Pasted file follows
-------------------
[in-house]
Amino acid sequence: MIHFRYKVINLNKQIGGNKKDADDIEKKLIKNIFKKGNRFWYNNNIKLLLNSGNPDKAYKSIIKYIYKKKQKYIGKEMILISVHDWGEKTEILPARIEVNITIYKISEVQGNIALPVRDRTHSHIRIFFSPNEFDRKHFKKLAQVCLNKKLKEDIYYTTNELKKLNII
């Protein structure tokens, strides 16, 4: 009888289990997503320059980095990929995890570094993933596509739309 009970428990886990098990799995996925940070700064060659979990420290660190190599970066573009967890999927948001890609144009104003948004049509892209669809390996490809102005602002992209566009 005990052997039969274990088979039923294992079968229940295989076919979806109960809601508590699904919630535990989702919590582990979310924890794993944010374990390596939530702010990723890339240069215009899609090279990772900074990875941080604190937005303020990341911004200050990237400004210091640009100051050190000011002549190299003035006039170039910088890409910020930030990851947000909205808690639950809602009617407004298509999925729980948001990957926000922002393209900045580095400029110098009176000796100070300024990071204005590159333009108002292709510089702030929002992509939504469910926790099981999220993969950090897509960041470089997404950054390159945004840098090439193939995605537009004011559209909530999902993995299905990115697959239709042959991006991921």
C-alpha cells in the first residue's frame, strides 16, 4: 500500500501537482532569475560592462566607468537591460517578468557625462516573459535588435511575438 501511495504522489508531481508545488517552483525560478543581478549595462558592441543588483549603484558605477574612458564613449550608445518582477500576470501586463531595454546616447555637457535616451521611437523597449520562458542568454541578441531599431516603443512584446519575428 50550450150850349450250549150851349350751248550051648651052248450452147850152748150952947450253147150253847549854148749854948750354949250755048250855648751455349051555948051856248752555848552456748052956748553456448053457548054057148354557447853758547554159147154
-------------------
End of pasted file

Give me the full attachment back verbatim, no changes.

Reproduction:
[in-house]
Amino acid sequence: MIHFRYKVINLNKQIGGNKKDADDIEKKLIKNIFKKGNRFWYNNNIKLLLNSGNPDKAYKSIIKYIYKKKQKYIGKEMILISVHDWGEKTEILPARIEVNITIYKISEVQGNIALPVRDRTHSHIRIFFSPNEFDRKHFKKLAQVCLNKKLKEDIYYTTNELKKLNII
């Protein structure tokens, strides 16, 4: 009888289990997503320059980095990929995890570094993933596509739309 009970428990886990098990799995996925940070700064060659979990420290660190190599970066573009967890999927948001890609144009104003948004049509892209669809390996490809102005602002992209566009 005990052997039969274990088979039923294992079968229940295989076919979806109960809601508590699904919630535990989702919590582990979310924890794993944010374990390596939530702010990723890339240069215009899609090279990772900074990875941080604190937005303020990341911004200050990237400004210091640009100051050190000011002549190299003035006039170039910088890409910020930030990851947000909205808690639950809602009617407004298509999925729980948001990957926000922002393209900045580095400029110098009176000796100070300024990071204005590159333009108002292709510089702030929002992509939504469910926790099981999220993969950090897509960041470089997404950054390159945004840098090439193939995605537009004011559209909530999902993995299905990115697959239709042959991006991921």
C-alpha cells in the first residue's frame, strides 16, 4: 500500500501537482532569475560592462566607468537591460517578468557625462516573459535588435511575438 501511495504522489508531481508545488517552483525560478543581478549595462558592441543588483549603484558605477574612458564613449550608445518582477500576470501586463531595454546616447555637457535616451521611437523597449520562458542568454541578441531599431516603443512584446519575428 50550450150850349450250549150851349350751248550051648651052248450452147850152748150952947450253147150253847549854148749854948750354949250755048250855648751455349051555948051856248752555848552456748052956748553456448053457548054057148354557447853758547554159147154